BBL: How New Technologies Can Enhance Learner Autonomy
HCIL (2105 Hornbake, South Wing)
Find out more about the new technology-based approaches for supporting education from the perspective of learner autonomy. The University of Edinburgh and the British Open University have made extensive use of Massive Open Online Courses (MOOCs), including innovative applications of MOOCs to domains such as real-time political situations and citizen science. While to date, MOOCs and shared virtual environments have augmented rather than displaced more mature modes of e-learning, in the future, individual and distributed groups of learners will be able to become much more autonomous as they take advantage of new developments in data science.
Tim O’Shea holds a BSc in Mathematics and Experimental Psychology from Sussex University and a PhD in Computer Based Learning from Leeds University. Prior to assuming academic leadership positions at the Open University, Gresham College, the University of London, and Edinburgh University, he worked as a researcher in the Computer Science Department of the University of Texas at Austin, the Bionics Research Lab at the University of Edinburgh and the Systems Concepts Lab, Xerox PARC, California. His research interests include computer-based learning, MOOCs, artificial intelligence, and mathematics education and encompass 10 books, 22 BBC television programs, and 100+ journal articles. In 2014 Debrett’s and The Sunday Times named the 500 most influential people in the United Kingdom and listed Tim in the top 30 in Technology.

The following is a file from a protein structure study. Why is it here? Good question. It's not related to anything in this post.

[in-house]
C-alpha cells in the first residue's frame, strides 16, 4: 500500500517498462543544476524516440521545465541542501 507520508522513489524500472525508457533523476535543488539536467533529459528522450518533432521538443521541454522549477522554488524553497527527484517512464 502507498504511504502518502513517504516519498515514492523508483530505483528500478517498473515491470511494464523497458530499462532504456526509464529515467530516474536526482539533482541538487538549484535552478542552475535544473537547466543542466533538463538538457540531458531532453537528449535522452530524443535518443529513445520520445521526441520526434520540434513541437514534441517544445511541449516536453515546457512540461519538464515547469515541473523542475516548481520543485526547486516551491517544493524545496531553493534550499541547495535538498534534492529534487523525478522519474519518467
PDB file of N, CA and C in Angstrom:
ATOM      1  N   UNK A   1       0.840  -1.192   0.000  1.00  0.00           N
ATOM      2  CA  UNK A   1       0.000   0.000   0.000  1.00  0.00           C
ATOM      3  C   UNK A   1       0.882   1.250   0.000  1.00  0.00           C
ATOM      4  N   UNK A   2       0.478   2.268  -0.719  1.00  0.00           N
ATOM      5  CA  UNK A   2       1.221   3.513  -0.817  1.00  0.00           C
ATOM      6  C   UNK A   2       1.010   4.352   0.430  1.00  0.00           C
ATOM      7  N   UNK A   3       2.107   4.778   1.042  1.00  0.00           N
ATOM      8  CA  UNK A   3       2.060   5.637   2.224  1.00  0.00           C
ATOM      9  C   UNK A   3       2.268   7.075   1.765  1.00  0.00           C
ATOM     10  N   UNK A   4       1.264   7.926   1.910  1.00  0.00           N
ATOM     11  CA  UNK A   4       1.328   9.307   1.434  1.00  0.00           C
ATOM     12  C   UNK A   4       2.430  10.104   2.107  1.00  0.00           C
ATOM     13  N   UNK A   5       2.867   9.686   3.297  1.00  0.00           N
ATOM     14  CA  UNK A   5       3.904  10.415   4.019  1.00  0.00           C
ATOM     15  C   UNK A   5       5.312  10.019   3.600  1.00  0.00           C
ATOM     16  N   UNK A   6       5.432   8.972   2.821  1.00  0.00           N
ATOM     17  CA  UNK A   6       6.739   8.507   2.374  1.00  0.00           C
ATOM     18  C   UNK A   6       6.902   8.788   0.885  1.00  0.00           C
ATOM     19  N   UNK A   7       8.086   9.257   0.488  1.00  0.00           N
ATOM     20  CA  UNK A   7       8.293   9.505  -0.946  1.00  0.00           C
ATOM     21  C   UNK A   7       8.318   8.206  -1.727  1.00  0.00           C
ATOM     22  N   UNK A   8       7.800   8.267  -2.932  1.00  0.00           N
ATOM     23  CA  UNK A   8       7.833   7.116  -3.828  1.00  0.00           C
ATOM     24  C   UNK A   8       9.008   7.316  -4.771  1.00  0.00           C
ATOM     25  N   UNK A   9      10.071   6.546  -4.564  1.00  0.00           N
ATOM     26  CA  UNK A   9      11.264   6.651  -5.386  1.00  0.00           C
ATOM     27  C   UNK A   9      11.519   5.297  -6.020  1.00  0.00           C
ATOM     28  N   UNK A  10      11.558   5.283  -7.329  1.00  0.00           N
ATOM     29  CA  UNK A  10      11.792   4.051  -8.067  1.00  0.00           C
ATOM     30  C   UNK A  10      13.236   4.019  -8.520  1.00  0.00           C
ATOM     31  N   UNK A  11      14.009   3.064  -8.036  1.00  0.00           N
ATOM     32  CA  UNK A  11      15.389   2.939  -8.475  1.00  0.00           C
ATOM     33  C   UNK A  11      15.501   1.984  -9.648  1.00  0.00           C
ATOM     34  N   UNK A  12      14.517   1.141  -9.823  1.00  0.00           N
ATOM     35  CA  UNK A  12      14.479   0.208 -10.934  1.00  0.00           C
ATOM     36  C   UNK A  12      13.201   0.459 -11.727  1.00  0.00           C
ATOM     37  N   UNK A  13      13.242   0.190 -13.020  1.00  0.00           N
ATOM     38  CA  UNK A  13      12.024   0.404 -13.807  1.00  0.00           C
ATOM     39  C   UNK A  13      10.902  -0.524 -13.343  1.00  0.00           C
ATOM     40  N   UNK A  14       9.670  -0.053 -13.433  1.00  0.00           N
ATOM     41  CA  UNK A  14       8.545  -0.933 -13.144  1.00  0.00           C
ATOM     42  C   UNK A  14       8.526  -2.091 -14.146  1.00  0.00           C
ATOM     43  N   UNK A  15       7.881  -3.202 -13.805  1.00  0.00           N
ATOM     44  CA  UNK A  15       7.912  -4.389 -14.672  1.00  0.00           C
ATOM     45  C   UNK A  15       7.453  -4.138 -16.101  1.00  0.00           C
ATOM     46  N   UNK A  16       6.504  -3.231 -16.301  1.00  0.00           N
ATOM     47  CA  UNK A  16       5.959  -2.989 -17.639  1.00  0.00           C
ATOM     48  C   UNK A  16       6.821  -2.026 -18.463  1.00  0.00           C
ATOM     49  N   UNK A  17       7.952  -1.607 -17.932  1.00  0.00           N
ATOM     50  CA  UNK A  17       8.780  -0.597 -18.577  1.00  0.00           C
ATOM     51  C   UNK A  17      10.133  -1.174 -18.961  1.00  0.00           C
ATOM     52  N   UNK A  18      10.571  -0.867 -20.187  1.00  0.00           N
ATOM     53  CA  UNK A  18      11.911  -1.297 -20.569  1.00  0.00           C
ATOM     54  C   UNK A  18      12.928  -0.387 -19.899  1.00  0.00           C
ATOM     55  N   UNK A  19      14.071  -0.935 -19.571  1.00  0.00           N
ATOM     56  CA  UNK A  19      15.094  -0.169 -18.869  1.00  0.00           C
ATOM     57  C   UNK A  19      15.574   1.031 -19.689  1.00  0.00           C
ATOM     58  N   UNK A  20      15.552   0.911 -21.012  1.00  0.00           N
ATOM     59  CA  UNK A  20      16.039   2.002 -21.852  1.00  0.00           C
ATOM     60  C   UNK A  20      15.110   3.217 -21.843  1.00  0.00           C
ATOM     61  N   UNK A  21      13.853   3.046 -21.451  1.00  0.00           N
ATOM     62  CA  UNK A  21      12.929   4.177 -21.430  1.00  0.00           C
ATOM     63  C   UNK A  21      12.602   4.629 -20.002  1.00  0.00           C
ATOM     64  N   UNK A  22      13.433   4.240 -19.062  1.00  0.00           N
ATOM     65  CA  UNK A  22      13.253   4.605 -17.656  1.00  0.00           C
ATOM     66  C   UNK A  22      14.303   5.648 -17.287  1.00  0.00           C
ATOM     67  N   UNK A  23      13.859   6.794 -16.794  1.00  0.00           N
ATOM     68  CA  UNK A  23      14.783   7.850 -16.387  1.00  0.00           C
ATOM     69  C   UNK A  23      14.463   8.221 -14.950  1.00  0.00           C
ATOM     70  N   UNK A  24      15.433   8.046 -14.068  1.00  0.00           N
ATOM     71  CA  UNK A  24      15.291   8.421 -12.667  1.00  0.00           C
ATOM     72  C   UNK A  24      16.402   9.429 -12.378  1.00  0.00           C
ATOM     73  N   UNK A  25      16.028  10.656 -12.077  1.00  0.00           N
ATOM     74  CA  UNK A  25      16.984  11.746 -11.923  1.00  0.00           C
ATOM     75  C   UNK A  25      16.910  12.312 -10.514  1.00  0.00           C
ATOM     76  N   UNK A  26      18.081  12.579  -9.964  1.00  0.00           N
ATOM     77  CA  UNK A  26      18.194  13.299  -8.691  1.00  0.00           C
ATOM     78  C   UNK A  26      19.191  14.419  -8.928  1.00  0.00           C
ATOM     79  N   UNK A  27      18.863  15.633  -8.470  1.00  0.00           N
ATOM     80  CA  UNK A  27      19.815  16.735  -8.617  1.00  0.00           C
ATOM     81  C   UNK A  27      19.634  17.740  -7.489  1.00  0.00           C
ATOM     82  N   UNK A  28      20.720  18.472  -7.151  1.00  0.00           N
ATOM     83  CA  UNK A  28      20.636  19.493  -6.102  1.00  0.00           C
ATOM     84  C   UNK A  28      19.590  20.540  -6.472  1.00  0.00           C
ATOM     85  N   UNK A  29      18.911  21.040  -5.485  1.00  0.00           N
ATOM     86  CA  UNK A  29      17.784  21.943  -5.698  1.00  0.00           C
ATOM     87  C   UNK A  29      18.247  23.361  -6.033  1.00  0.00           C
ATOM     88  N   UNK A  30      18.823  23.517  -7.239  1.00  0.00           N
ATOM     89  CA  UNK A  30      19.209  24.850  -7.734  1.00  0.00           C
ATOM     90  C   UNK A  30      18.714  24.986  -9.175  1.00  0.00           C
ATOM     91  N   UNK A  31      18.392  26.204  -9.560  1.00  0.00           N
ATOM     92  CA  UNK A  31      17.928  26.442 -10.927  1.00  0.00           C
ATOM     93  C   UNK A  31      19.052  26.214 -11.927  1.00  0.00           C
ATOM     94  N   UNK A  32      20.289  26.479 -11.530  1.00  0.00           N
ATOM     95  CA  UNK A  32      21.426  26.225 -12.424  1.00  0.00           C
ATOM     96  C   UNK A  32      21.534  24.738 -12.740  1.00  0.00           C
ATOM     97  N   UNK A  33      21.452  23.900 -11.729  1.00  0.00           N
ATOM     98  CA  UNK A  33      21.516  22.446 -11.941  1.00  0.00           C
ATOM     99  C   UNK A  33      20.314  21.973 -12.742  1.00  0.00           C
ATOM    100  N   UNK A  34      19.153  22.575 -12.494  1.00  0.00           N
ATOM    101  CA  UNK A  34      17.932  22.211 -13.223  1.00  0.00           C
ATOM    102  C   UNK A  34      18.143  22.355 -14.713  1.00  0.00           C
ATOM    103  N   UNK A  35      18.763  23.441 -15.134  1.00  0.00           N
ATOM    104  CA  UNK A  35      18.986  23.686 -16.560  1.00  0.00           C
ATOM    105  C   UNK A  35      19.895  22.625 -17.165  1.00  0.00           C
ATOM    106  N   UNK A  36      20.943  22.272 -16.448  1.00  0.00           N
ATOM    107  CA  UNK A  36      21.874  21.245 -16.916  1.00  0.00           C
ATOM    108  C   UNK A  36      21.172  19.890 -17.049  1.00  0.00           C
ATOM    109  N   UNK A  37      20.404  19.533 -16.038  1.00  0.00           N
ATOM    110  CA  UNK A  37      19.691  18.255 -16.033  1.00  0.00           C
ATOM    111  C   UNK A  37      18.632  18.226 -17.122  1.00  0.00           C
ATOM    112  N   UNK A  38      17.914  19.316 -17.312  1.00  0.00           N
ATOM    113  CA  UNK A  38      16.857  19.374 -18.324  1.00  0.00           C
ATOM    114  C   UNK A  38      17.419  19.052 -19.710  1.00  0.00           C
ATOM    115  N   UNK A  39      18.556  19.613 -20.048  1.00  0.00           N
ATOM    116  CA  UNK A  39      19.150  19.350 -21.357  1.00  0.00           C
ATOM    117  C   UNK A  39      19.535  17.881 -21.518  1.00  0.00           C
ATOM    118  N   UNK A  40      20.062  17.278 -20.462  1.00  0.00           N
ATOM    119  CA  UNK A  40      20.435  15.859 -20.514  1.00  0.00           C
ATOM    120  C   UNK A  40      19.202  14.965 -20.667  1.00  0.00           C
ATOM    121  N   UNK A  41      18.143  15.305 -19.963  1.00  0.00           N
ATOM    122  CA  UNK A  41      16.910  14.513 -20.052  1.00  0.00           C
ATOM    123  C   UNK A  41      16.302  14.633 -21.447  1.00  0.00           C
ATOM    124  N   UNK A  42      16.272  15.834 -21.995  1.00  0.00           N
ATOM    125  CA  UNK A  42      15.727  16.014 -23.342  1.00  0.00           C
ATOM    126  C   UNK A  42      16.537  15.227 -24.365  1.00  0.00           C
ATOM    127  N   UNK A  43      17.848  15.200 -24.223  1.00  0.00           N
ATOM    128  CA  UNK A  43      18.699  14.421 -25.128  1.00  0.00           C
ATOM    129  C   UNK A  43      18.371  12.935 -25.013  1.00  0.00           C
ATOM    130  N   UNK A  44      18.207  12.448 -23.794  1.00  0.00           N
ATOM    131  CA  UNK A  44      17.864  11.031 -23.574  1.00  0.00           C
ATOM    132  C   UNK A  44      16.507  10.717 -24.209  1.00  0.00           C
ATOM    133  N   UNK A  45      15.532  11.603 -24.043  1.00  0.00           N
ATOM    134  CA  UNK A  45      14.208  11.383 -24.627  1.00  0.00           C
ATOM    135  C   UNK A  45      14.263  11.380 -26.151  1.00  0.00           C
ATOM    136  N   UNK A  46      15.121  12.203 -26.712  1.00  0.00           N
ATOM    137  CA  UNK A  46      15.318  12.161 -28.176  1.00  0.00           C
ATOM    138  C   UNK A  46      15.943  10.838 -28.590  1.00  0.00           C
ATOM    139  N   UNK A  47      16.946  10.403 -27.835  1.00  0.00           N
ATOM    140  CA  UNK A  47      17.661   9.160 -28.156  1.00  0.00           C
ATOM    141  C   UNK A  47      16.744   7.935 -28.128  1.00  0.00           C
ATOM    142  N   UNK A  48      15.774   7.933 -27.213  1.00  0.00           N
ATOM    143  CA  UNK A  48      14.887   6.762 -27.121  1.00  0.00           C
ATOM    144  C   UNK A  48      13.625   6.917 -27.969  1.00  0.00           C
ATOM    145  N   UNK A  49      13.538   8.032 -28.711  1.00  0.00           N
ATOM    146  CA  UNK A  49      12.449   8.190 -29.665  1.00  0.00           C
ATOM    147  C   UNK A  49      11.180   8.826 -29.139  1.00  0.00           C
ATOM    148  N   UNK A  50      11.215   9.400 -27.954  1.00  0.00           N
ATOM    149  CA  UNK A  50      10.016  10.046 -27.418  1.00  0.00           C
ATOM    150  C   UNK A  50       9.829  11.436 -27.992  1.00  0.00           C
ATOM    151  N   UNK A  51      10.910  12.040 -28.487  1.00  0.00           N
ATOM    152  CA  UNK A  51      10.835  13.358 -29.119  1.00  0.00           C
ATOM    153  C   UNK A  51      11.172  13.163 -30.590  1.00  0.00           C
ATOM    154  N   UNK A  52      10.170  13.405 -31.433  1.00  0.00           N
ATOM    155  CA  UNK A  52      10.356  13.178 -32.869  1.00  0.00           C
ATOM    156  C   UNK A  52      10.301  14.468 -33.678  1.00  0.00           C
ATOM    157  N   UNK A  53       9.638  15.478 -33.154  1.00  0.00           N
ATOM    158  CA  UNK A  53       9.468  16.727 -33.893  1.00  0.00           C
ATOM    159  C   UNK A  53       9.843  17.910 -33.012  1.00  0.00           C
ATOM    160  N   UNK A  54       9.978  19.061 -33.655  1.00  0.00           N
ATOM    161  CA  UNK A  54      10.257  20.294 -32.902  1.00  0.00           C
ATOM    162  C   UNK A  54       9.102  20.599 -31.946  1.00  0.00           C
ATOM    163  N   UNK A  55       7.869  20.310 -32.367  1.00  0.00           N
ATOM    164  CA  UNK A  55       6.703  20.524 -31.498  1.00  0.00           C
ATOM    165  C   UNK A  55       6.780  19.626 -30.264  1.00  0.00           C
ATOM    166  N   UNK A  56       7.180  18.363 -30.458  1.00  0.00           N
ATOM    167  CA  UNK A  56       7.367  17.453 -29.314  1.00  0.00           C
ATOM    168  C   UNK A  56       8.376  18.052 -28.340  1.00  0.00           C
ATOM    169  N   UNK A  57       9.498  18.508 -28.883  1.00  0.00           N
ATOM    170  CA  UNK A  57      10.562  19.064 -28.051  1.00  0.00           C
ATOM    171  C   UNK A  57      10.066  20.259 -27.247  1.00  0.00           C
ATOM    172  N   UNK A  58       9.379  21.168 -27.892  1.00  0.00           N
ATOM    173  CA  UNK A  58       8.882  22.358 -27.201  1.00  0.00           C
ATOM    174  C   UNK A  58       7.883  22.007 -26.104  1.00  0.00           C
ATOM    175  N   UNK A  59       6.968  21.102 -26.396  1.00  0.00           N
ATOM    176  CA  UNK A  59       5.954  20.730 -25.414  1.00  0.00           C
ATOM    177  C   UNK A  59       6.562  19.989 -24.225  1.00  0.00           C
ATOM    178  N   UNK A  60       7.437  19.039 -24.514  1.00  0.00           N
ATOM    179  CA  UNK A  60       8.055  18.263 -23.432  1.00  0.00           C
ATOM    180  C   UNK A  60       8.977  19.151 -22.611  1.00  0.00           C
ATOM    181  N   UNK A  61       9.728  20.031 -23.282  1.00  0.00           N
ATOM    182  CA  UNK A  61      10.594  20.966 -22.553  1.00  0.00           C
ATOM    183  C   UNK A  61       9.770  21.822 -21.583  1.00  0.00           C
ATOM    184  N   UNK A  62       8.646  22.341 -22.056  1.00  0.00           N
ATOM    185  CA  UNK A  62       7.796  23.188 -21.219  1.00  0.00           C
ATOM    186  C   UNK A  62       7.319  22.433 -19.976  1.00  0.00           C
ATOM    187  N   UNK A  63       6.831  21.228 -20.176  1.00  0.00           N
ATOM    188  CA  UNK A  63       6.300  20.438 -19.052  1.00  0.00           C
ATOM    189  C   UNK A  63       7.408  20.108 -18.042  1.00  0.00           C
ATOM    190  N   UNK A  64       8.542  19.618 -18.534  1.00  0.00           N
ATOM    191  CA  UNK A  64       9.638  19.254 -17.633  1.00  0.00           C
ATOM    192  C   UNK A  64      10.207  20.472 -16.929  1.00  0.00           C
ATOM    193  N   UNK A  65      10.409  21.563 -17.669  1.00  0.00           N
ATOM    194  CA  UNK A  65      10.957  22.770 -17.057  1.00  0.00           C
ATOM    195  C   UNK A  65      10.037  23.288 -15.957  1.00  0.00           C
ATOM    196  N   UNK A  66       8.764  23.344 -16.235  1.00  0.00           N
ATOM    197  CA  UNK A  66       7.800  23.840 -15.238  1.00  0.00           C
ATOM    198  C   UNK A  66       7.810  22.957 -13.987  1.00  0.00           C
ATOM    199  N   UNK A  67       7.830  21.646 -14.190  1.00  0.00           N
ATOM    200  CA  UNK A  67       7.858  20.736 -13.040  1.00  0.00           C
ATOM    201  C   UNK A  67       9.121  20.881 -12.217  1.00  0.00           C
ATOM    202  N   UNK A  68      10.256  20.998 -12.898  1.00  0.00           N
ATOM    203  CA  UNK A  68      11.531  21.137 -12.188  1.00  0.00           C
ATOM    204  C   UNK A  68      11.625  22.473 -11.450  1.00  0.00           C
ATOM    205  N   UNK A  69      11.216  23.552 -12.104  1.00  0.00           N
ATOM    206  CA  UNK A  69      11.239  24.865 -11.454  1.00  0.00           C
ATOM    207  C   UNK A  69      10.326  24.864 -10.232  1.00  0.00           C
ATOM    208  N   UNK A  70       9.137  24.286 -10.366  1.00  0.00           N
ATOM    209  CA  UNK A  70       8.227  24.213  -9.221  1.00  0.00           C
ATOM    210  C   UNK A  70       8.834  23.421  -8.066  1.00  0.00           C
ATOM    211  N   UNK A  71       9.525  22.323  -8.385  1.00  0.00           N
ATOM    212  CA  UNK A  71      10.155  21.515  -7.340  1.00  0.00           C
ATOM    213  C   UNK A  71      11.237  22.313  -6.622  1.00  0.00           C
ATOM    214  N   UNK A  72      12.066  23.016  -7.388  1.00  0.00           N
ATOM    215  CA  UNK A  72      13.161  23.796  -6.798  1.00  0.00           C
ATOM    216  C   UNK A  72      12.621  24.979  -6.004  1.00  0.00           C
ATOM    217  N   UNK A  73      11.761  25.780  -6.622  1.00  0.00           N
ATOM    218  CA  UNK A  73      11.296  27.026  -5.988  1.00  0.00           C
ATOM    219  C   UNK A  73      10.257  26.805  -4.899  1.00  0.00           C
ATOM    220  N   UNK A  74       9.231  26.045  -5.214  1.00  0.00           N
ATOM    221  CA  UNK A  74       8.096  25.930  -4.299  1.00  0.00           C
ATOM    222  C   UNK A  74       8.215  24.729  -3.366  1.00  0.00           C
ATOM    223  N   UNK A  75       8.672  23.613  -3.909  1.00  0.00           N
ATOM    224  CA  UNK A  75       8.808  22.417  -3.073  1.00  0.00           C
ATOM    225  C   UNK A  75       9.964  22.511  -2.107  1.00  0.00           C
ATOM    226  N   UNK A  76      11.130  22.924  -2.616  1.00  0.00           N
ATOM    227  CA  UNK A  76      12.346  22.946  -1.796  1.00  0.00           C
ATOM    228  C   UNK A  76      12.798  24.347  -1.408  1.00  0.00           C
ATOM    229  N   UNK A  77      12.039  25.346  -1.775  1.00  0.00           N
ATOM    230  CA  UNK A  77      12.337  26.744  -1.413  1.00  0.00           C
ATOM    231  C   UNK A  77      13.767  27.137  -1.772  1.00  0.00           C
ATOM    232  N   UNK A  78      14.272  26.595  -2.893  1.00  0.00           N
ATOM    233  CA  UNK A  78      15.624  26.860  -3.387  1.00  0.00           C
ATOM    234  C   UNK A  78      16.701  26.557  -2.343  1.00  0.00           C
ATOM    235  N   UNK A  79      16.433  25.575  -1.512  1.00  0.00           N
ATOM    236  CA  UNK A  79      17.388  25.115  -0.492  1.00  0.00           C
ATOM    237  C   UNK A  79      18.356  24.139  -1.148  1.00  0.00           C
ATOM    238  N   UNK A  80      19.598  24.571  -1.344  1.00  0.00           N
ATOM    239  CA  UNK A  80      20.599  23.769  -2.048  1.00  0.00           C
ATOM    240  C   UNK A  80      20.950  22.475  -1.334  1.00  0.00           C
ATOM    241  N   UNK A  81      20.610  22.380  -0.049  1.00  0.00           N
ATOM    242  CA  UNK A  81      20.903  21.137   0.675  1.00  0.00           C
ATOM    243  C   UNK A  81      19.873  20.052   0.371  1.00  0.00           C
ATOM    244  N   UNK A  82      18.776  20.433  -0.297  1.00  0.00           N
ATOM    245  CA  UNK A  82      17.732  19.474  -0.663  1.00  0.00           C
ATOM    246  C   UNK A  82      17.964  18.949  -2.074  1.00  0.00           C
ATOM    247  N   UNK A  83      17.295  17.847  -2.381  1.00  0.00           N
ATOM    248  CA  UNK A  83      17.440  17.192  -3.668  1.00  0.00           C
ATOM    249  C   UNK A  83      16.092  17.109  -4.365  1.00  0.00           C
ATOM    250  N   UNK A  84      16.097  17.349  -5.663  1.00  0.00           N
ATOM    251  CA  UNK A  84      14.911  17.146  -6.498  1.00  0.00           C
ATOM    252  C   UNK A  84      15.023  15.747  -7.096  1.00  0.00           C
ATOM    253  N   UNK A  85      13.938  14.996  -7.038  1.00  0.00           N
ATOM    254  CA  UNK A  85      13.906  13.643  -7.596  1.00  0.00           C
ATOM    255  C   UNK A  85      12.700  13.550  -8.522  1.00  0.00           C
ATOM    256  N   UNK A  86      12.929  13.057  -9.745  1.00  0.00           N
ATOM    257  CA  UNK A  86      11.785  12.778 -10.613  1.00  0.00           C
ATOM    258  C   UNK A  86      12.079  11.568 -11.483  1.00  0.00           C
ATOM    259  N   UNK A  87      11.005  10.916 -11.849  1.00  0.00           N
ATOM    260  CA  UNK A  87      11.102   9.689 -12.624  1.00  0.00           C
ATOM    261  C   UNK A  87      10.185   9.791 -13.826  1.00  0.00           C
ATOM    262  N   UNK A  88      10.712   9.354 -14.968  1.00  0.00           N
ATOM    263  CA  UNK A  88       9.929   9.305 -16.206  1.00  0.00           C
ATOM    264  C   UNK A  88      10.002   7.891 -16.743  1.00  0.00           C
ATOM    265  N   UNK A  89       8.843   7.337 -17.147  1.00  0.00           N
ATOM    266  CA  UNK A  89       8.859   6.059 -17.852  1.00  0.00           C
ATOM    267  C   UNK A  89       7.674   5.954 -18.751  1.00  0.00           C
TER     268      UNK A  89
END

Eileen Scanlon is Associate Director of Research and Innovation in the Institute of Educational Technology at the Open University, UK. She is also Visiting Professor in Moray House School of Education, University of Edinburgh. Previously, she has held visiting academic appointments at University of California Berkeley and the University of London. Eileen has published extensively in the fields of technology-enhanced learning and science communication and has been recognized for exceptional contributions to the fields of educational technology and public engagement with the sciences. Her projects have been funded by The European Commission, The Economic and Social Research Council, The Hewlett Foundation, The Higher Education Funding Council for England, Research Councils UK, and The Joint Information Systems Committee.